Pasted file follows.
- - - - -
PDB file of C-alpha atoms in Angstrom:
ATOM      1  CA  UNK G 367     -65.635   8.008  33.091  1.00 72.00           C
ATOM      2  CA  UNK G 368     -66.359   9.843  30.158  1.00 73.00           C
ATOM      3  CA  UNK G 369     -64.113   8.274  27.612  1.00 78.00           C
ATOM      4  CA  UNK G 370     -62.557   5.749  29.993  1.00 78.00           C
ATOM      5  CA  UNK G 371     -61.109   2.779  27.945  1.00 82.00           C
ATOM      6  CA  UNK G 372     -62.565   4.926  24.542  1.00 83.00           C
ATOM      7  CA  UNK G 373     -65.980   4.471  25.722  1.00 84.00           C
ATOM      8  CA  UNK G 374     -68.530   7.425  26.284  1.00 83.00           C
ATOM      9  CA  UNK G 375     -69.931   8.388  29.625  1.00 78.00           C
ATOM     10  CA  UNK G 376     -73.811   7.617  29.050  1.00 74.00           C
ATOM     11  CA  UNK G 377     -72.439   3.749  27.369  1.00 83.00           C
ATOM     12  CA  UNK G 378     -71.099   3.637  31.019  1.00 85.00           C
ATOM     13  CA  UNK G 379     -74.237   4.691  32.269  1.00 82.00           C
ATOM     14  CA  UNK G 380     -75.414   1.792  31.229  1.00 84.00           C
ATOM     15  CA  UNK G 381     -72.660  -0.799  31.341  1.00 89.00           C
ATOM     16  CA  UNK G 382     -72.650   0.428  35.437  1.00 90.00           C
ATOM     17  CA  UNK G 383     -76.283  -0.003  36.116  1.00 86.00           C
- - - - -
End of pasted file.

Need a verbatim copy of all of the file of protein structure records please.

PDB file of C-alpha atoms in Angstrom:
ATOM      1  CA  UNK G 367     -65.635   8.008  33.091  1.00 72.00           C
ATOM      2  CA  UNK G 368     -66.359   9.843  30.158  1.00 73.00           C
ATOM      3  CA  UNK G 369     -64.113   8.274  27.612  1.00 78.00           C
ATOM      4  CA  UNK G 370     -62.557   5.749  29.993  1.00 78.00           C
ATOM      5  CA  UNK G 371     -61.109   2.779  27.945  1.00 82.00           C
ATOM      6  CA  UNK G 372     -62.565   4.926  24.542  1.00 83.00           C
ATOM      7  CA  UNK G 373     -65.980   4.471  25.722  1.00 84.00           C
ATOM      8  CA  UNK G 374     -68.530   7.425  26.284  1.00 83.00           C
ATOM      9  CA  UNK G 375     -69.931   8.388  29.625  1.00 78.00           C
ATOM     10  CA  UNK G 376     -73.811   7.617  29.050  1.00 74.00           C
ATOM     11  CA  UNK G 377     -72.439   3.749  27.369  1.00 83.00           C
ATOM     12  CA  UNK G 378     -71.099   3.637  31.019  1.00 85.00           C
ATOM     13  CA  UNK G 379     -74.237   4.691  32.269  1.00 82.00           C
ATOM     14  CA  UNK G 380     -75.414   1.792  31.229  1.00 84.00           C
ATOM     15  CA  UNK G 381     -72.660  -0.799  31.341  1.00 89.00           C
ATOM     16  CA  UNK G 382     -72.650   0.428  35.437  1.00 90.00           C
ATOM     17  CA  UNK G 383     -76.283  -0.003  36.116  1.00 86.00           C